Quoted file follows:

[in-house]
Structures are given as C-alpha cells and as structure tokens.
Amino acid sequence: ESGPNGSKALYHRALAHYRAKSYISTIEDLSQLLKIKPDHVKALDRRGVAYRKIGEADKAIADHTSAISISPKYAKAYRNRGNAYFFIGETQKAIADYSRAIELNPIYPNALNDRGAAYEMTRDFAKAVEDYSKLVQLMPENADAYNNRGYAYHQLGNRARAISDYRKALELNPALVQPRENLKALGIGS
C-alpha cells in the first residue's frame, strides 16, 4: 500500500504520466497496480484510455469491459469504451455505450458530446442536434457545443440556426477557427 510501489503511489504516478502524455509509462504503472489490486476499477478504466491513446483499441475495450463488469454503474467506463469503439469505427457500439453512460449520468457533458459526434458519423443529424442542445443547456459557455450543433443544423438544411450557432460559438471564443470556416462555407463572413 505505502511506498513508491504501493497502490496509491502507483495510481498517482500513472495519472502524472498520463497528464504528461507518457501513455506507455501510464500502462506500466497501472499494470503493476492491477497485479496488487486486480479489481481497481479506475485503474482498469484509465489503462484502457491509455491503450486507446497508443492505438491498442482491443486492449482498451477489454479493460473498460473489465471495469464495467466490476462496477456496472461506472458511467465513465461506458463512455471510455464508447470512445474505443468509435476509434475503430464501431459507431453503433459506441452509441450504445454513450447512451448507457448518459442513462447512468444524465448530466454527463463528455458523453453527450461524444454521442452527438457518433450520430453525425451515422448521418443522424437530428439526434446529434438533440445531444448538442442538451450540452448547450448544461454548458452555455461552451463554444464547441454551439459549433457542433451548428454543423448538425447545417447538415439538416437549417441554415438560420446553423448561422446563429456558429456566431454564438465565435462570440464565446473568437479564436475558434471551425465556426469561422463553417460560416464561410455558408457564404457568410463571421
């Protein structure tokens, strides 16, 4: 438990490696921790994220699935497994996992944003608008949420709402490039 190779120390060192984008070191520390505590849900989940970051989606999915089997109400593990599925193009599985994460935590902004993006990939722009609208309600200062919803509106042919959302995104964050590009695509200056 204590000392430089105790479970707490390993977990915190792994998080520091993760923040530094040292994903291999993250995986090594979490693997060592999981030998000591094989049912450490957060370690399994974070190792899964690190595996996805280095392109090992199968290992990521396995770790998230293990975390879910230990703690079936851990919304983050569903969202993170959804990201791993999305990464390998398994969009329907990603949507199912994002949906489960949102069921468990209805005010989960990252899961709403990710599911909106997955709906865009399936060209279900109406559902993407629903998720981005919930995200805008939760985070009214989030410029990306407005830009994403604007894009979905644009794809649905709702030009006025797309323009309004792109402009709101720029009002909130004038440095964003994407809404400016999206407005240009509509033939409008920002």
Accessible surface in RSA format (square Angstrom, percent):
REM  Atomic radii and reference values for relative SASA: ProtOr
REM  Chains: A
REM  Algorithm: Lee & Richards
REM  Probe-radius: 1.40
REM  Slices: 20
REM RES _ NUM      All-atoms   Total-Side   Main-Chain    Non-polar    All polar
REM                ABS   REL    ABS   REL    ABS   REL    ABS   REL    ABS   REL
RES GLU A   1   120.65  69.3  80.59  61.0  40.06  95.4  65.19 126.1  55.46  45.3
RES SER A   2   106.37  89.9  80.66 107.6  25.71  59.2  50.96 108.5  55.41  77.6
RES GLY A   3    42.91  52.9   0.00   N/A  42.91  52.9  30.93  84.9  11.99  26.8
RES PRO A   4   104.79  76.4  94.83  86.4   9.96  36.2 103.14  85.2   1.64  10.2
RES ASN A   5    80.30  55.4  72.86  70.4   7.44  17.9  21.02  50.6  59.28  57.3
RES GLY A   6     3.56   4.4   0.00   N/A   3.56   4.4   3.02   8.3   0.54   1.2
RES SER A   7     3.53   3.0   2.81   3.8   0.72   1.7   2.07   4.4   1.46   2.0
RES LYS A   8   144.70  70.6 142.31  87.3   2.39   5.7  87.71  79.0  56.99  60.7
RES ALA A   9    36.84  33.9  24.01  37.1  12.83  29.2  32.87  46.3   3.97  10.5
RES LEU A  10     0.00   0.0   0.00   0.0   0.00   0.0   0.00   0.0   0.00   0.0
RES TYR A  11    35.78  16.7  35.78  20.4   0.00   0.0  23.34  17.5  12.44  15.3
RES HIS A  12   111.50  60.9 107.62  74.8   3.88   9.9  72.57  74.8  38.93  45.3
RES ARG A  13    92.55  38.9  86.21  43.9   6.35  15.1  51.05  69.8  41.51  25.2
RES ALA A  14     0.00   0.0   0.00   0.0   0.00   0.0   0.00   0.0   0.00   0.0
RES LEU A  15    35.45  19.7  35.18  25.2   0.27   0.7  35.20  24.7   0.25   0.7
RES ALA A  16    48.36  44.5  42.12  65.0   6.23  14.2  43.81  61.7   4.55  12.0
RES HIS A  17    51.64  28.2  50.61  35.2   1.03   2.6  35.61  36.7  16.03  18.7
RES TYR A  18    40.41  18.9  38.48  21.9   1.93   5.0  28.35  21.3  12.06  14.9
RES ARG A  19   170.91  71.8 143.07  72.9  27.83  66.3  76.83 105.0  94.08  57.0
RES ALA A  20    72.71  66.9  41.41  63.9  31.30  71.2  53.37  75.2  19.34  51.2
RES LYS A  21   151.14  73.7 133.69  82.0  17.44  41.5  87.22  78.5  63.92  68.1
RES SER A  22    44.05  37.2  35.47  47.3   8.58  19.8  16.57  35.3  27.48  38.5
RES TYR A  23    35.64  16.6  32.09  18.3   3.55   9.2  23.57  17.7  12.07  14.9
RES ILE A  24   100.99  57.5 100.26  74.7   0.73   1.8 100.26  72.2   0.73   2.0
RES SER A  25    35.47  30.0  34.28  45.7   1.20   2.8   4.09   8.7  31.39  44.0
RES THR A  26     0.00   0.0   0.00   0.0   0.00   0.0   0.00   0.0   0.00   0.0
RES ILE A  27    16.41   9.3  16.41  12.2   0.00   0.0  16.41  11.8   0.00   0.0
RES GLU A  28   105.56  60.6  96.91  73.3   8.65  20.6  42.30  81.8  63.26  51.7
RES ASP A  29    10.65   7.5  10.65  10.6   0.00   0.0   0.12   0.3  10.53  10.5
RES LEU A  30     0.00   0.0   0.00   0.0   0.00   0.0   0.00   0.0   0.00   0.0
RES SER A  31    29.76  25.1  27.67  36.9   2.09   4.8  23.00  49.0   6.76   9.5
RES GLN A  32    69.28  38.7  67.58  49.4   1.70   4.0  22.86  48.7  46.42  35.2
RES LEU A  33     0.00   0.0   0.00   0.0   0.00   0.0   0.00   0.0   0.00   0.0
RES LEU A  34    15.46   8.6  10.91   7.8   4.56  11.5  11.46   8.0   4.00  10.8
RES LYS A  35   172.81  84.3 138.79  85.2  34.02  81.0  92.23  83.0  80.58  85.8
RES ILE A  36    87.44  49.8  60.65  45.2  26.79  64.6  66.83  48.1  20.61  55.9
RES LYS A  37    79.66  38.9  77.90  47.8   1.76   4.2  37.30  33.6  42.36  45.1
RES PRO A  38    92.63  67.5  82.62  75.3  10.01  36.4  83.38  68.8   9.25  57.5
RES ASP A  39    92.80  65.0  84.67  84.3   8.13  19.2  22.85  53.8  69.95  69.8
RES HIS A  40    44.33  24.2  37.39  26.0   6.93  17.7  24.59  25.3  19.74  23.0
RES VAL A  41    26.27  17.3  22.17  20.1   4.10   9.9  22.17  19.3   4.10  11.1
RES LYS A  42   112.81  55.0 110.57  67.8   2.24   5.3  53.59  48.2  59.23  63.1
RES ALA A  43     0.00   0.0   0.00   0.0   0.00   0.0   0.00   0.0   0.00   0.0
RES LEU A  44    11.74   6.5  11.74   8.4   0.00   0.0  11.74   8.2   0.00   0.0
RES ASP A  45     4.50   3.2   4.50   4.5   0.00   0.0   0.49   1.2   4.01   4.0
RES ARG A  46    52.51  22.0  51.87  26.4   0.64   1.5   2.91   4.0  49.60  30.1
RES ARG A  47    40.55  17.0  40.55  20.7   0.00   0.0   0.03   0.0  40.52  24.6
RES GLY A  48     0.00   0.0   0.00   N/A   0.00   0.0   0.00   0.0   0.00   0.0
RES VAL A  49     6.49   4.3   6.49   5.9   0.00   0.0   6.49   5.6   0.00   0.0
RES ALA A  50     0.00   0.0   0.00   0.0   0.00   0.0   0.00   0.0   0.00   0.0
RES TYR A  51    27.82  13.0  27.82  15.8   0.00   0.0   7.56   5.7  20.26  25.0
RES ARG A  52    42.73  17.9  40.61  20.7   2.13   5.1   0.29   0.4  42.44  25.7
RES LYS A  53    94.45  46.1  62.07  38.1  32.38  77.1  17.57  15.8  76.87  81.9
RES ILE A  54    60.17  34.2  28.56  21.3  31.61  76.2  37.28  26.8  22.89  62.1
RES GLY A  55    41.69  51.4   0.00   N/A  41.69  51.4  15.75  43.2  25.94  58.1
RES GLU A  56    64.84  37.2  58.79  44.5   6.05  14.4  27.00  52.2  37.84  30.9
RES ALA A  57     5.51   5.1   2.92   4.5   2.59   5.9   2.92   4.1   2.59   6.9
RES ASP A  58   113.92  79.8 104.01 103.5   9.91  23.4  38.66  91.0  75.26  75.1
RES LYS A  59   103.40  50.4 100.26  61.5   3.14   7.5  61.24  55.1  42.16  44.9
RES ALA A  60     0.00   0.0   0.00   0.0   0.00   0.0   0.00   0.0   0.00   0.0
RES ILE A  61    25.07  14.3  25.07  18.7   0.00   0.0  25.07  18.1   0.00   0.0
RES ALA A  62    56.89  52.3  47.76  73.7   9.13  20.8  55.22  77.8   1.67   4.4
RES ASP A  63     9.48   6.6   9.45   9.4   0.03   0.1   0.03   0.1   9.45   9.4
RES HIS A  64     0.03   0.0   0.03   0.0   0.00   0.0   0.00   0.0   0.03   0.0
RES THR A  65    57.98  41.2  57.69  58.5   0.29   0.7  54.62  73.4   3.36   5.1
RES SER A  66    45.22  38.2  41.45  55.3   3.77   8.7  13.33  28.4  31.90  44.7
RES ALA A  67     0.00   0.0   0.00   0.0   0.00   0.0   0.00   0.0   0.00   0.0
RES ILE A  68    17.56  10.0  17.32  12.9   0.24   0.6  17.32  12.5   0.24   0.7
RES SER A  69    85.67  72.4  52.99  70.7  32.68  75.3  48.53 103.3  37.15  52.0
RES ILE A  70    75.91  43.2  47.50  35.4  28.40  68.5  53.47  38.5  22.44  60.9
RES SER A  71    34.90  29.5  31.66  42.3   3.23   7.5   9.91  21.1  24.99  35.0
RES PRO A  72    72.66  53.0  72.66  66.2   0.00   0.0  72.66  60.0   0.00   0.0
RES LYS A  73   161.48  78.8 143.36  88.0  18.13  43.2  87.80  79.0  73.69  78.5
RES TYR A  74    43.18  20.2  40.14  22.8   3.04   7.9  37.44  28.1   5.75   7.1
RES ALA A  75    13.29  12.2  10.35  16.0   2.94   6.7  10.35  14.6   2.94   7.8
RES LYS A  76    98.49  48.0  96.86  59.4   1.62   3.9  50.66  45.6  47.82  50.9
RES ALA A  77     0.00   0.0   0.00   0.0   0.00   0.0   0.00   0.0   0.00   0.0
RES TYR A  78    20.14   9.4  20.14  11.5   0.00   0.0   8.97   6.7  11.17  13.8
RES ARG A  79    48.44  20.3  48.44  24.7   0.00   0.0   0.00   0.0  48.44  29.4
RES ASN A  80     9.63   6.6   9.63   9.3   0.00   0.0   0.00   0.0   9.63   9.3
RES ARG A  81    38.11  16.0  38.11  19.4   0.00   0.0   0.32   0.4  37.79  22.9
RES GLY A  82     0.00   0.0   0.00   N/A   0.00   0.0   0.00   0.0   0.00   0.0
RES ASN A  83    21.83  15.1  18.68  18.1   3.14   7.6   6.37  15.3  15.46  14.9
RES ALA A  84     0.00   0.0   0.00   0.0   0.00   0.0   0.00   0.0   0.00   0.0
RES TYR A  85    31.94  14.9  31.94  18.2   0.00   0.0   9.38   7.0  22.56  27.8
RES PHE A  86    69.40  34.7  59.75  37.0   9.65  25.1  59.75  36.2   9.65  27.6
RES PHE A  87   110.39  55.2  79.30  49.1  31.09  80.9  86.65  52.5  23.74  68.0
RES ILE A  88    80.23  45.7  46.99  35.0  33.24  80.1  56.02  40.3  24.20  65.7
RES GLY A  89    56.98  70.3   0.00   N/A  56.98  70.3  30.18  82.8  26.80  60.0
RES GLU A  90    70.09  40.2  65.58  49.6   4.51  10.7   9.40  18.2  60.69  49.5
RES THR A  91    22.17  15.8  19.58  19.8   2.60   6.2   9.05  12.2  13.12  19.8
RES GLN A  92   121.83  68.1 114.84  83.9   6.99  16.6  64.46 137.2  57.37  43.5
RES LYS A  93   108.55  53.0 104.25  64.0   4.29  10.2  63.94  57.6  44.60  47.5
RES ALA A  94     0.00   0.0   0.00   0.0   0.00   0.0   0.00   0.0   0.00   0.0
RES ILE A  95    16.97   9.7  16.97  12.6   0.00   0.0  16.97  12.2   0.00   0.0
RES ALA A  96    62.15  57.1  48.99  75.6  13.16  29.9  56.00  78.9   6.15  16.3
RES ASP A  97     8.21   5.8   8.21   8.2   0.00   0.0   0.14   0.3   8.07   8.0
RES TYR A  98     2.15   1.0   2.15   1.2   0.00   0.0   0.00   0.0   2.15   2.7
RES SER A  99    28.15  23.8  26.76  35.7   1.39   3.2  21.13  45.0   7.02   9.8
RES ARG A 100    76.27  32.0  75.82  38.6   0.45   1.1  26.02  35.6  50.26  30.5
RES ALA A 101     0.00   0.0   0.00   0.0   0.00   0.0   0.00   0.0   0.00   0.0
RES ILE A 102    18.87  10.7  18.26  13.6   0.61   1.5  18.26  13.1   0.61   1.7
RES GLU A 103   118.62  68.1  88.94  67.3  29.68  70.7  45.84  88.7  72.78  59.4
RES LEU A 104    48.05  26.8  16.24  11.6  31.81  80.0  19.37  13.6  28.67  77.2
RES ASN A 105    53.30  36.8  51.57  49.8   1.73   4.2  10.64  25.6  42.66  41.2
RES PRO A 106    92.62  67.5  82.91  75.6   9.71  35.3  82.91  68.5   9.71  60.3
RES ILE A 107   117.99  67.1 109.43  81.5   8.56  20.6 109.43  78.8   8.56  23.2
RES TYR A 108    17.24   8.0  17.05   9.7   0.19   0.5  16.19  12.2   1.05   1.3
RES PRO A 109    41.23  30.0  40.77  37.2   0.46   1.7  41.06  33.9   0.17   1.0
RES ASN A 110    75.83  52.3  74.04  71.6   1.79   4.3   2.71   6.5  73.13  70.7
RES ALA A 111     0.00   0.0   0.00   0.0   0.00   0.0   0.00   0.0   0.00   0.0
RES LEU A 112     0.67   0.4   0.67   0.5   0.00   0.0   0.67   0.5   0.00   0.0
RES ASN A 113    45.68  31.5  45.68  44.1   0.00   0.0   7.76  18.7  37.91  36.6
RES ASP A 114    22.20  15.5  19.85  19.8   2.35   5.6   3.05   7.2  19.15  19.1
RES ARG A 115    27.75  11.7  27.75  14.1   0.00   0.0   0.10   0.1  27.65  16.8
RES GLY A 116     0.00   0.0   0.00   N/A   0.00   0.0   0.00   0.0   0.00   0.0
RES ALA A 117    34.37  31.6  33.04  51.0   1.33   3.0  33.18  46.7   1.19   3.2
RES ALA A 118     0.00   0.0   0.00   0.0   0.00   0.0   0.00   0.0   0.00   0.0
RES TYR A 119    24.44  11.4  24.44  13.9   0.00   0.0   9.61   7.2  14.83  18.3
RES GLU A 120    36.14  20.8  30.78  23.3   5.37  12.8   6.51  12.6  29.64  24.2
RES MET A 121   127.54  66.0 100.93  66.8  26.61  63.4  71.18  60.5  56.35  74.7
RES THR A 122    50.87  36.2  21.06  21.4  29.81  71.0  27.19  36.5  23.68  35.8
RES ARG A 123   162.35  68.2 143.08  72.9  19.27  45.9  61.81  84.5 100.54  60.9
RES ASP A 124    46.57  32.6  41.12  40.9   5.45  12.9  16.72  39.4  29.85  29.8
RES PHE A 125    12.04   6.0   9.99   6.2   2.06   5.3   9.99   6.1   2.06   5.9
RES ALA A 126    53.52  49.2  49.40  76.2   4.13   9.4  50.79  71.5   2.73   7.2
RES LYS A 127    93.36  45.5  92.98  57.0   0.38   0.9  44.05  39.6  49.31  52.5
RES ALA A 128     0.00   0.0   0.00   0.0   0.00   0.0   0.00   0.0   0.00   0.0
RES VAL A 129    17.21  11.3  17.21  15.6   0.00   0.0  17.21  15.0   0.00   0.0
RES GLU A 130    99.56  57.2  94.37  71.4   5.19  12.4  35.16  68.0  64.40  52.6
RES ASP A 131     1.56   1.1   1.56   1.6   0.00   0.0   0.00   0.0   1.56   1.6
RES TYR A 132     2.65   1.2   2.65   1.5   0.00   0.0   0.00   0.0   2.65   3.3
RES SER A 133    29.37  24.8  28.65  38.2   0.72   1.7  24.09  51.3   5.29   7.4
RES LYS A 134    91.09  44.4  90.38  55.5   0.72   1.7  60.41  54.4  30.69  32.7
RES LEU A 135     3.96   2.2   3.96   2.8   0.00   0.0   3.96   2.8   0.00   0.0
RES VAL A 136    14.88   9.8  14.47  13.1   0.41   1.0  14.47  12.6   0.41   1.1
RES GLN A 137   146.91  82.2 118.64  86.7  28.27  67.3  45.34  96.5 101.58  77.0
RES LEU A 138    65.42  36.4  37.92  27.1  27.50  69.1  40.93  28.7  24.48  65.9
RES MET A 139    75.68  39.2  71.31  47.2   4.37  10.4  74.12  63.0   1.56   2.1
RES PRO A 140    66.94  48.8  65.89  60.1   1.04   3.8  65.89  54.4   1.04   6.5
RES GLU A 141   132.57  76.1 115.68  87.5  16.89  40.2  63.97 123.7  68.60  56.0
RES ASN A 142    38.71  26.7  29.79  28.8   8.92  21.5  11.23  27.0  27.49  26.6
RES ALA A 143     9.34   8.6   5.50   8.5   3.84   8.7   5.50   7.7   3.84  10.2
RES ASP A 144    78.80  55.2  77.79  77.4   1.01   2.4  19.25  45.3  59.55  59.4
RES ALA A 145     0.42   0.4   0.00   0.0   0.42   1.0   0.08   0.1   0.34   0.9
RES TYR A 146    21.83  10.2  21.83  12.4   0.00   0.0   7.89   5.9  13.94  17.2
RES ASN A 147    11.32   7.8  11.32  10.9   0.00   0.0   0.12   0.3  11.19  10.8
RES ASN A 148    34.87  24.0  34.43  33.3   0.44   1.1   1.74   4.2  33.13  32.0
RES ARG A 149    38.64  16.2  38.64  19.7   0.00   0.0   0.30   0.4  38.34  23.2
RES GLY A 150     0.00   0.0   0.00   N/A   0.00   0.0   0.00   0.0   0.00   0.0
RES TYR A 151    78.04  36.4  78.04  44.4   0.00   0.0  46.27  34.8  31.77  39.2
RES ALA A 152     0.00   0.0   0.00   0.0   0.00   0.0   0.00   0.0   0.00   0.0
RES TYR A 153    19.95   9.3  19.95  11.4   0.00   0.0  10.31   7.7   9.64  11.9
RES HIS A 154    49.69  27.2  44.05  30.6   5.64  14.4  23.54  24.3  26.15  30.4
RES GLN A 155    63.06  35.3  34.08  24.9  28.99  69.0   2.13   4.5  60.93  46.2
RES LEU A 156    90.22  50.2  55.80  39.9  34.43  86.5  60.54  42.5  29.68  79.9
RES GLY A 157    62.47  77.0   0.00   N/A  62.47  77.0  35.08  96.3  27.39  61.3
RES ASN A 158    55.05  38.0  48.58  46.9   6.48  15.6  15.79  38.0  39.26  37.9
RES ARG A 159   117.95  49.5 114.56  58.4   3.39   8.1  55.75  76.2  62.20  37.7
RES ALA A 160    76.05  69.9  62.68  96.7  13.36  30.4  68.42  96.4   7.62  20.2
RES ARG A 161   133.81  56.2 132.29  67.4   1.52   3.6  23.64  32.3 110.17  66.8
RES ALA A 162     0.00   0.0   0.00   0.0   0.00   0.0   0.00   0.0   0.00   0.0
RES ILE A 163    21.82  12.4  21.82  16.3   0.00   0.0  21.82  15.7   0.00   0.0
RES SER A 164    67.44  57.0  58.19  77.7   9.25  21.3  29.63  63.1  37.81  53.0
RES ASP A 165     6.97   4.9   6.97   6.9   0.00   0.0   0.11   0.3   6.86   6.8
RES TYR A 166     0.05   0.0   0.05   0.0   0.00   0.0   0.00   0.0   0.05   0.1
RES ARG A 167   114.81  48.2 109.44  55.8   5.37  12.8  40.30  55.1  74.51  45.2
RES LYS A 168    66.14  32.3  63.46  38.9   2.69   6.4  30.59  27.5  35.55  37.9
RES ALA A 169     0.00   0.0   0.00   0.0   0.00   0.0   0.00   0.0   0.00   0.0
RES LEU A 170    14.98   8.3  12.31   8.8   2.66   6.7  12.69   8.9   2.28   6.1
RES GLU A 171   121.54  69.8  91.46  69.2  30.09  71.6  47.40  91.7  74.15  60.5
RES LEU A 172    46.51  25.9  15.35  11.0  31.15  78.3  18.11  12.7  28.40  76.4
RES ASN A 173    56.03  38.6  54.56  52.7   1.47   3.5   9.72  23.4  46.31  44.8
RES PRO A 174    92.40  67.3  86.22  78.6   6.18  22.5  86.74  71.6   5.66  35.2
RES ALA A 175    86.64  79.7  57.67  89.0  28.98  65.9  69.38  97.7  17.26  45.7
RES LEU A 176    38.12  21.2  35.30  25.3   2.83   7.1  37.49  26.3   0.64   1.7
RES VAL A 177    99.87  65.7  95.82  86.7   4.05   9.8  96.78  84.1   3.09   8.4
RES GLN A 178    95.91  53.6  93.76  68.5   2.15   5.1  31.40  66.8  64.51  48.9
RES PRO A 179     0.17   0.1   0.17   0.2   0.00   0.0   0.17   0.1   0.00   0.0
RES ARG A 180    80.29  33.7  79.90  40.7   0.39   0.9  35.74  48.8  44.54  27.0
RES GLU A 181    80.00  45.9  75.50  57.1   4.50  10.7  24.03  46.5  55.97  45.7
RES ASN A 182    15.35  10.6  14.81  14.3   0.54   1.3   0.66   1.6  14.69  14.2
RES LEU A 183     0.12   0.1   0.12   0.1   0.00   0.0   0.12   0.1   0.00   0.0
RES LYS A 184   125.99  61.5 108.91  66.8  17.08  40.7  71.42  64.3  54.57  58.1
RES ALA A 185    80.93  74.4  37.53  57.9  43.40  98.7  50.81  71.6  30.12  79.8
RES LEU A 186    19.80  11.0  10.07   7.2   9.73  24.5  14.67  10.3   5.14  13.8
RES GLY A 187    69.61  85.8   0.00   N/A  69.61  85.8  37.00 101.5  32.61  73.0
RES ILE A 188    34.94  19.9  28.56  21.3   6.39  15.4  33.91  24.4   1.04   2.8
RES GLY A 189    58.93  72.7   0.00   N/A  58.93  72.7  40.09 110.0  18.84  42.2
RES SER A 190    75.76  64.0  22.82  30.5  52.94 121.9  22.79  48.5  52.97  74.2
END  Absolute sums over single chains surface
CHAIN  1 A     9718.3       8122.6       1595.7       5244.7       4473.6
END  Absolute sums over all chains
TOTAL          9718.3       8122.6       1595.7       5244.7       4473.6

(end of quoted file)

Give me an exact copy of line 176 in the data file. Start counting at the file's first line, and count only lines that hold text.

RES ILE A 163    21.82  12.4  21.82  16.3   0.00   0.0  21.82  15.7   0.00   0.0